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The BTK inhibitor zanubrutinib has been approved in Uruguay for the treatment of adult patients with previously treated mantle cell lymphoma, relapsed or refractory marginal zone lymphoma, and Waldenström macroglobulinemia.
The BTK inhibitor zanubrutinib (Brukinsa) has been approved in Uruguay for the treatment of adult patients with previously treated mantle cell lymphoma (MCL), relapsed or refractory marginal zone lymphoma (MZL), and Waldenström macroglobulinemia (WM).1
“Tolerability of treatments for B-cell malignancies is an important consideration with BTK inhibition, and [zanubrutinib] was designed with that in mind to maximize BTK occupancy and minimize off-target binding. [Now] we have a new treatment option for patients with MCL, MZL and WM in Uruguay, providing hope for improved treatment outcomes,” Dr Karina Cicinelli, corporate medical director at Adium in Montevideo, Uruguay, stated in a press release.
Previously, the FDA approved zanubrutinib in all 3 disease indications. In November 2019, the agent was approved for the treatment of adult patients with MCL who had received at least 1 prior therapy.2 In September 2021, zanubrutinib was approved for the treatment of adult patients with Waldenström macroglobulinemia.3 Later in September 2021, the FDA approved zanubrutinib for the treatment of adult patients with relapsed or refractory MZL who have received at least 1 prior anti–CD20-based regimen.4
Zanubrutinib has received more than 20 approvals in more than 40 countries and regions, including the United States, China, the European Union, Great Britain, Canada, Australia, and other international locations.
“We are proud of the progress BeiGene has made in Latin America over the past year, with this approval in three indications in Uruguay following recent launches in Brazil, Chile and Ecuador. With Adium’s established commercial presence in Latin America, we hope patients with MCL, MZL, and WM will soon have access to this important treatment option,” Eduardo Molinari, senior director of New Market Development in Latin America at BeiGene, stated in a press release.
In the phase 2 Chinese BGB-3111-206 trial (NCT03206970) in MCL, zanubrutinib elicited an overall response rate (ORR) of 84% (95% CI, 74%-91%), including a 59% complete response (CR) rate and a 25% partial response (PR) rate, at a median follow-up of 36 weeks (range, 1-56).5 The median duration of response (DOR) was 19.5 months (95% CI, 16.6-not estimable).2
The Chinese BGB-3111-206 trial evaluated zanubrutinib 86 adult patients with MCL who had received between 1 and 4 prior treatment regimens. Patients were treated with zanubrutinib at a dose of 160 mg twice daily until disease progression or unacceptable toxicity, and the trial’s primary end point was ORR assessed by an independent review committee (IRC).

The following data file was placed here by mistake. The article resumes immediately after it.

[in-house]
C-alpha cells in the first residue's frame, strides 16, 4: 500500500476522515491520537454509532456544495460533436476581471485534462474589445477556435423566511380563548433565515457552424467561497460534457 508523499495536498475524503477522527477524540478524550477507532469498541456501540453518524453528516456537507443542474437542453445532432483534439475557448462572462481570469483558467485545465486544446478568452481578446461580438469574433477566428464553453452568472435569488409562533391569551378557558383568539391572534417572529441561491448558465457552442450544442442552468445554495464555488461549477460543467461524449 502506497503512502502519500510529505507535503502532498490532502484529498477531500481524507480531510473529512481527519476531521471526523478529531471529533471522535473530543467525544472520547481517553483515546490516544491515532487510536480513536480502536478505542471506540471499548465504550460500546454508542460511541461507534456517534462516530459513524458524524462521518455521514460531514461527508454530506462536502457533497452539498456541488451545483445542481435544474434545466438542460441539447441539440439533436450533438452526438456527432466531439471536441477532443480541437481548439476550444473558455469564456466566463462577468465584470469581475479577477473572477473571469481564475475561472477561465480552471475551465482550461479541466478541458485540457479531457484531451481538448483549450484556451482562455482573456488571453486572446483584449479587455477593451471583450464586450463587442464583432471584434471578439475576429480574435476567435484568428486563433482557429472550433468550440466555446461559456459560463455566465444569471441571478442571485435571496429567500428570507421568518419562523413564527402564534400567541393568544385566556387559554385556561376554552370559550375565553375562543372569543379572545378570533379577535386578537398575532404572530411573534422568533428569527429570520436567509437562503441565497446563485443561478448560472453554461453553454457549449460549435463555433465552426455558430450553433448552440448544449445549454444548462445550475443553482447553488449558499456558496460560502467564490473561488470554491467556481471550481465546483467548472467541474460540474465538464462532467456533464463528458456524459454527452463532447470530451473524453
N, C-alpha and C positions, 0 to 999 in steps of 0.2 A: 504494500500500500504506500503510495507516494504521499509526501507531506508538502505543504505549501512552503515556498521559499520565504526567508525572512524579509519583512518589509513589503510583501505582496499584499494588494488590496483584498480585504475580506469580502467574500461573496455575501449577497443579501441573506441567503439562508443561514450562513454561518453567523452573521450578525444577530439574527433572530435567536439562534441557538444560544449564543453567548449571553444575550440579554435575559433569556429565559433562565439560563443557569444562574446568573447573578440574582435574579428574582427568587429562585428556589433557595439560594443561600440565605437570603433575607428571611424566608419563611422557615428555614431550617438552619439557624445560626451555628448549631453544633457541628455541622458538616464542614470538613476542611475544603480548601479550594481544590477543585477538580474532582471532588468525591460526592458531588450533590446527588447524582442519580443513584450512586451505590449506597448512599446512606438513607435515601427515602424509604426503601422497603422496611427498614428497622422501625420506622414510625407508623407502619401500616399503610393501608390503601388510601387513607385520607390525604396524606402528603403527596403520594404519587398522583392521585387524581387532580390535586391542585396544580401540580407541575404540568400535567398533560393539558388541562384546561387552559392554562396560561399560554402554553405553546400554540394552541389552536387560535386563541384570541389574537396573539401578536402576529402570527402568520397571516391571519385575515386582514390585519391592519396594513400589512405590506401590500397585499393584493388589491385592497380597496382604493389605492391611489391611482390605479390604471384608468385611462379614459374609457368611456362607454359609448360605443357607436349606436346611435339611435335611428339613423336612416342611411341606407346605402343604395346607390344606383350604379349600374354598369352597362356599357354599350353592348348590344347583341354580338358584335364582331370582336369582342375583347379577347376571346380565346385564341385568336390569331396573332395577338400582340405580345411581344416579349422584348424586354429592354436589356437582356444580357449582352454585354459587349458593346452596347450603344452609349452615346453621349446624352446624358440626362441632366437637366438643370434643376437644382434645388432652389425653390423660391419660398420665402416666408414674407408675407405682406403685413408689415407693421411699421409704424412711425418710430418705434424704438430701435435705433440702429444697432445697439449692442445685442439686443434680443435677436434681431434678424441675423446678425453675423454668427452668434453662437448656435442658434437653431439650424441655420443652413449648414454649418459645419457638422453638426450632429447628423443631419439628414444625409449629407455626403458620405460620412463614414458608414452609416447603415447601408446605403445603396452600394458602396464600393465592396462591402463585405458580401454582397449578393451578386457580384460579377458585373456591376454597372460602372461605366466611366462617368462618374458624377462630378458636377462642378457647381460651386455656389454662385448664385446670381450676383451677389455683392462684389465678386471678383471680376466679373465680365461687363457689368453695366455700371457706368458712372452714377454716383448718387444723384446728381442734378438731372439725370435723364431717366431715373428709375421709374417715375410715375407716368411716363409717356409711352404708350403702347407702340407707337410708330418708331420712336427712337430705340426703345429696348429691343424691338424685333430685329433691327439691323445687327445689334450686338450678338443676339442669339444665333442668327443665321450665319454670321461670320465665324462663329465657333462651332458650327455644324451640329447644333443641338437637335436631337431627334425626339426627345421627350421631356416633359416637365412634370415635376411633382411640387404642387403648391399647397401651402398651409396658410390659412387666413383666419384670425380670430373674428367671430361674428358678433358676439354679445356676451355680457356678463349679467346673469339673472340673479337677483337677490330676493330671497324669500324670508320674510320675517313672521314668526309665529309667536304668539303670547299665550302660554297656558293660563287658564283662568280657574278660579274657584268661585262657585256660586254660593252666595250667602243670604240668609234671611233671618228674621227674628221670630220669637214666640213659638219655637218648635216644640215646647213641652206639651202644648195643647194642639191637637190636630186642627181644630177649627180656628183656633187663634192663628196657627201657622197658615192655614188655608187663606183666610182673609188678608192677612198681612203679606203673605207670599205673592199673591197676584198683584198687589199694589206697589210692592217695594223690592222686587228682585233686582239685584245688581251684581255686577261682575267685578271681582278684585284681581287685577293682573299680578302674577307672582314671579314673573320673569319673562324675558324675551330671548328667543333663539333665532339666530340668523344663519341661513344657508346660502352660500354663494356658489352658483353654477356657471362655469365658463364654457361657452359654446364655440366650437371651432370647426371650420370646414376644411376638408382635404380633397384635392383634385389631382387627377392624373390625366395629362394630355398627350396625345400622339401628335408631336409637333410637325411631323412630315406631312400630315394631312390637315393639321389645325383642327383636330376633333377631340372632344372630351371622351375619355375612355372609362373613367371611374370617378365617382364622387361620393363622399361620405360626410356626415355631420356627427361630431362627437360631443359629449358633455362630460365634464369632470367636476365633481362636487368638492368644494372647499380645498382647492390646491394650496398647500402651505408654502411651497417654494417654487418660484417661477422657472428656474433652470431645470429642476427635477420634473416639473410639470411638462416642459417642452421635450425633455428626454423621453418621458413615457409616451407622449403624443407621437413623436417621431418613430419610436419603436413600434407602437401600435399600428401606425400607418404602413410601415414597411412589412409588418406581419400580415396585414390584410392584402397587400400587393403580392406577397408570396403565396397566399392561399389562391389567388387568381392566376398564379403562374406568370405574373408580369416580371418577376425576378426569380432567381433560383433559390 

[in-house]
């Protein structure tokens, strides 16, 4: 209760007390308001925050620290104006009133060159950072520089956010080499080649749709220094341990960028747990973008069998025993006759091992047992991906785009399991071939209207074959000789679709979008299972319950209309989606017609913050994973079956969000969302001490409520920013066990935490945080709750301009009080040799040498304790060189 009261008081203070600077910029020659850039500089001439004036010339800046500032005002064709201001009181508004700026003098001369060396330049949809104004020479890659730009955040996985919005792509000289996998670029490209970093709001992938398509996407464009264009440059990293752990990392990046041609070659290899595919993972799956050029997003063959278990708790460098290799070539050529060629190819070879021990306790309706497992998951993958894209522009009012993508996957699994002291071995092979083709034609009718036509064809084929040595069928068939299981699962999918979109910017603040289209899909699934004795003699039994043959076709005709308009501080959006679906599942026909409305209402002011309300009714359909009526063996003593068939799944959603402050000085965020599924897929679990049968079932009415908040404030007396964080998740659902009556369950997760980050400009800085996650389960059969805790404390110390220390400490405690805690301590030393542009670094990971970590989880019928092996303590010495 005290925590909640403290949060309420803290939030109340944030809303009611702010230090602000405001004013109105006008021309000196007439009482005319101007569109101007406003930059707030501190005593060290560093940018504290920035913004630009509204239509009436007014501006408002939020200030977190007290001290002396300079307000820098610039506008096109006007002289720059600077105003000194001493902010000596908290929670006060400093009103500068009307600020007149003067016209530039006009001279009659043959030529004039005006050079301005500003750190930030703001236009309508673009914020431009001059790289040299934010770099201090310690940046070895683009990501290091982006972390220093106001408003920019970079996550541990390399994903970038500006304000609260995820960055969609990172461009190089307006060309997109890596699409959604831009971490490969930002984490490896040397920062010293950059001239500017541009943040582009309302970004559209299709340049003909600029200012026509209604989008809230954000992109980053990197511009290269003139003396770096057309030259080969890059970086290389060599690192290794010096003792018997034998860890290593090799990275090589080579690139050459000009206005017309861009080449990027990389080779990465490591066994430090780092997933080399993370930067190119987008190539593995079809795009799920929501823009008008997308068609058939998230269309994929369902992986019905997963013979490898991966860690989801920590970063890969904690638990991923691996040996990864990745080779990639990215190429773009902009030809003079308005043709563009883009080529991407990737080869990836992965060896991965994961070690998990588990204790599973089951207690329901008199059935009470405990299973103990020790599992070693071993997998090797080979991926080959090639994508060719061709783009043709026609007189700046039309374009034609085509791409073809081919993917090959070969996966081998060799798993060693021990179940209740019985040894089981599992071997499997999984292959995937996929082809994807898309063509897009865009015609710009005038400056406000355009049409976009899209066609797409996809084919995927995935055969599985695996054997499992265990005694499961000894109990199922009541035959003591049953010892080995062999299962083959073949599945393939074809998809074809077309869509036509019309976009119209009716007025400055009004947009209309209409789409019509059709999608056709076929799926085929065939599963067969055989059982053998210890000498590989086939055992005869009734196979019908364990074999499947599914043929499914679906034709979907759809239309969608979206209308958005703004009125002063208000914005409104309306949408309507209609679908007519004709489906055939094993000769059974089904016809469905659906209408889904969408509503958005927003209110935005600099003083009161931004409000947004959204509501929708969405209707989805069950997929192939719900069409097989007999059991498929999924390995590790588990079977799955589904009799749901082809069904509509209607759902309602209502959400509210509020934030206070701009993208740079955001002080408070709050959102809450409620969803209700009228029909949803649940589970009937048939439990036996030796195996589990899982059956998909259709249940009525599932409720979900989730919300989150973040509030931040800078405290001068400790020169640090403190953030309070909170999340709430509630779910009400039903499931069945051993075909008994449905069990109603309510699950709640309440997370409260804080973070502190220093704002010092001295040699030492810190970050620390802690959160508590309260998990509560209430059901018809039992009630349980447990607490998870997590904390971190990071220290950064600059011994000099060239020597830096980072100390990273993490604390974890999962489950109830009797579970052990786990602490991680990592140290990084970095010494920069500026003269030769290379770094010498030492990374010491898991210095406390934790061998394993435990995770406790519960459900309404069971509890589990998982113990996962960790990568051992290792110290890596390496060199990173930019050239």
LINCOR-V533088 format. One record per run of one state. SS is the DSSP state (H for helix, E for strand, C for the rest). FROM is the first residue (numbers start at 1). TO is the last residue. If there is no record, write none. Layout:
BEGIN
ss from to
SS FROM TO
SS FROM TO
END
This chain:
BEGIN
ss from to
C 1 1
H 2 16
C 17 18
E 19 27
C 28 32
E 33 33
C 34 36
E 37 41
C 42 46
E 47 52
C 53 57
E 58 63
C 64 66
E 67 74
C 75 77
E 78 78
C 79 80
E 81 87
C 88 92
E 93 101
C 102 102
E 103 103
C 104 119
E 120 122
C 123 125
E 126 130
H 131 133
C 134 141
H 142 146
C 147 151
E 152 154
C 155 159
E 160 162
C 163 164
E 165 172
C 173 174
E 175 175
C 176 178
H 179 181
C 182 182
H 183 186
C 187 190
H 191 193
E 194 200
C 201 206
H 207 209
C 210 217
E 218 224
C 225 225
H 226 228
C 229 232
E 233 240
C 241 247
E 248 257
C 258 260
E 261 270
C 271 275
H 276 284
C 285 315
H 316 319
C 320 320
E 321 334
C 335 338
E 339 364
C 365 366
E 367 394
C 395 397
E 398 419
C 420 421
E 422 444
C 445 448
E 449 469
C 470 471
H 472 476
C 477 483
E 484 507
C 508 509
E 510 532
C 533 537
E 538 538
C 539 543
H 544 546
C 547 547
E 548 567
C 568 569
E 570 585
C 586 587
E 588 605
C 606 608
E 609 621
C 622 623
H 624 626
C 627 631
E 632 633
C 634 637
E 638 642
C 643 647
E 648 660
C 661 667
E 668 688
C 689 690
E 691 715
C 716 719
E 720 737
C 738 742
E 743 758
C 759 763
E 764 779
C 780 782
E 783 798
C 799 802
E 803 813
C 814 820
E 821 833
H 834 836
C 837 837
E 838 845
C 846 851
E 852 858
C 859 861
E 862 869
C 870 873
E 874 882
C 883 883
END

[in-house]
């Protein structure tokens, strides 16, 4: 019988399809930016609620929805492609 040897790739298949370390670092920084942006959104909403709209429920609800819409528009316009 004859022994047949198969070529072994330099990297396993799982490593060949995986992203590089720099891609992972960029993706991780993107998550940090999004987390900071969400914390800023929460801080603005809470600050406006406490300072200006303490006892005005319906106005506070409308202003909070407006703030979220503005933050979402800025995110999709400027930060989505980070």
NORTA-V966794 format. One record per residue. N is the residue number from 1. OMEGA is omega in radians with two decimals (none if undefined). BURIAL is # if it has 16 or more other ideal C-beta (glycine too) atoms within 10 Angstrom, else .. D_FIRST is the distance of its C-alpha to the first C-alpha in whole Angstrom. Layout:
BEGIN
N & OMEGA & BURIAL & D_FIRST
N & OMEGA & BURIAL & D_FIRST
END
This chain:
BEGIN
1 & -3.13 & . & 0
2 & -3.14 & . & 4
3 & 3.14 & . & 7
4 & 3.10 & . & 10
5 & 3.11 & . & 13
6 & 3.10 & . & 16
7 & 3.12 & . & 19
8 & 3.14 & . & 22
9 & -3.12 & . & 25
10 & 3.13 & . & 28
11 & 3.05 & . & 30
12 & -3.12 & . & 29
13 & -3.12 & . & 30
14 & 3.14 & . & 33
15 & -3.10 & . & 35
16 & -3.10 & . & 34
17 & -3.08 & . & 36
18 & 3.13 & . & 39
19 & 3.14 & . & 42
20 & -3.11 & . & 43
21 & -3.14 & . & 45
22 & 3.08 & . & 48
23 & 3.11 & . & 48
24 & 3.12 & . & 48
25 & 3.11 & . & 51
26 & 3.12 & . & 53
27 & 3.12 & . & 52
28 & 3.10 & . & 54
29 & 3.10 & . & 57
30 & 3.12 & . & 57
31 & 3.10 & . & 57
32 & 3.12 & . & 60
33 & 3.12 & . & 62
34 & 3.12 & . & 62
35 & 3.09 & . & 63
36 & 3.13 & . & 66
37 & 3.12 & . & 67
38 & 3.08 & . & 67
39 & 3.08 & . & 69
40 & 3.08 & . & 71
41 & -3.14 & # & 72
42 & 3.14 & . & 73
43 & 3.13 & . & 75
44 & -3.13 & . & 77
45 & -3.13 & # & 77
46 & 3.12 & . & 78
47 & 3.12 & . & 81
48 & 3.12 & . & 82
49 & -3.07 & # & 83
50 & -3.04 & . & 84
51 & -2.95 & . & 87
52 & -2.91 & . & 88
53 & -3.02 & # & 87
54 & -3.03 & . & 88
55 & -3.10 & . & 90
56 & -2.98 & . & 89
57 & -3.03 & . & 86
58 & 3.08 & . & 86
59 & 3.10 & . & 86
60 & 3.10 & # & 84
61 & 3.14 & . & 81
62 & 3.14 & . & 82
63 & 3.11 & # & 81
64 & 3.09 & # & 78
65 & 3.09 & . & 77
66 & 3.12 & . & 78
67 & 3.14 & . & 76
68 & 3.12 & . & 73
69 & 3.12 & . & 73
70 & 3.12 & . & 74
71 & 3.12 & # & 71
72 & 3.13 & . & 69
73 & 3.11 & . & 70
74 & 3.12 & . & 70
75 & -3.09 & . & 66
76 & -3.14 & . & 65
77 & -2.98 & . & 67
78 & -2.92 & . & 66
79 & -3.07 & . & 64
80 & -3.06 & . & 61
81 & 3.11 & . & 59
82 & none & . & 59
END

In the phase 3 ASPEN trial (NCT03053440) in Waldenström macroglobulinemia, at the August 2019 cutoff, zanubrutinib elicited a CR or very good partial response rate of 28.4% compared with 19.2% in patients who received ibrutinib (Imbruvica; P = .0921).6 At the January 2020 data cutoff, the best ORRs for zanubrutinib and ibrutinib were 30.4% vs 18.2%, respectively (P = .0302).
Cohort 1 of ASPEN enrolled 201 patients with Waldenström macroglobulinemia and an MYD88 mutation. These patients were randomized 1:1 to receive either 160 mg of zanubrutinib twice daily (n = 102) or 420 mg of ibrutinib once daily (n = 99). Another cohort of 28 patients who did not harbor MYD88 mutations were given 160 mg of zanubrutinib twice daily. The primary objective of the trial was to evaluate the efficacy of zanubrutinib vs ibrutinib.
Regarding MZL, results from the phase 2 MAGNOLIA trial (NCT03846427) showed zanubrutinib elicited an ORR of 56% (95% CI, 43%-68%) with a complete response (CR) rate of 20% in 66 patients with relapsed/refractory MZL.4
The single-arm trial enrolled patients with MZL who must have received at least 1 anti–CD20-based regimen. Zanubrutinib was administered at a dose of 160 mg twice daily until patients experienced progressive disease or intolerable toxicity, and the trial’s primary end point was ORR per IRC and Lugano classification.7
Regarding the safety of zanubrutinib, the most common adverse effects (AEs) of any grade in patients who received the treatment as a single agent (n = 847) were decreased neutrophil count (54%), upper respiratory tract infection (47%), decreased platelet count (41%), hemorrhage (35%), decreased lymphocyte count (31%), rash (31%), and musculoskeletal pain (30%).
Fatal and serious hemorrhagic AEs have occurred with the use of single-agent zanubrutinib. Grade 3 or higher hemorrhage including intracranial and gastrointestinal hemorrhage, hematuria and hemothorax have been reported in 3.4% of patients treated with zanubrutinib monotherapy. Hemorrhage AEs of any grade occurred in 35% of patients.
Fatal and serious infections, including bacterial, viral, or fungal, and opportunistic infections have occurred in patients with hematologic malignancies treated with zanubrutinib monotherapy. Notably, 27% of patients experienced a grade 3 or higher infection, most commonly pneumonia. Infections due to hepatitis B virus reactivation have occurred.
Grade 3 and 4 cytopenias have been reported with the use of zanubrutinib monotherapy, including neutropenia (26%), thrombocytopenia (11%), and anemia (8%). Grade 4 neutropenia occurred in 13% of patients, and grade 4 thrombocytopenia occurred in 3.6% of patients.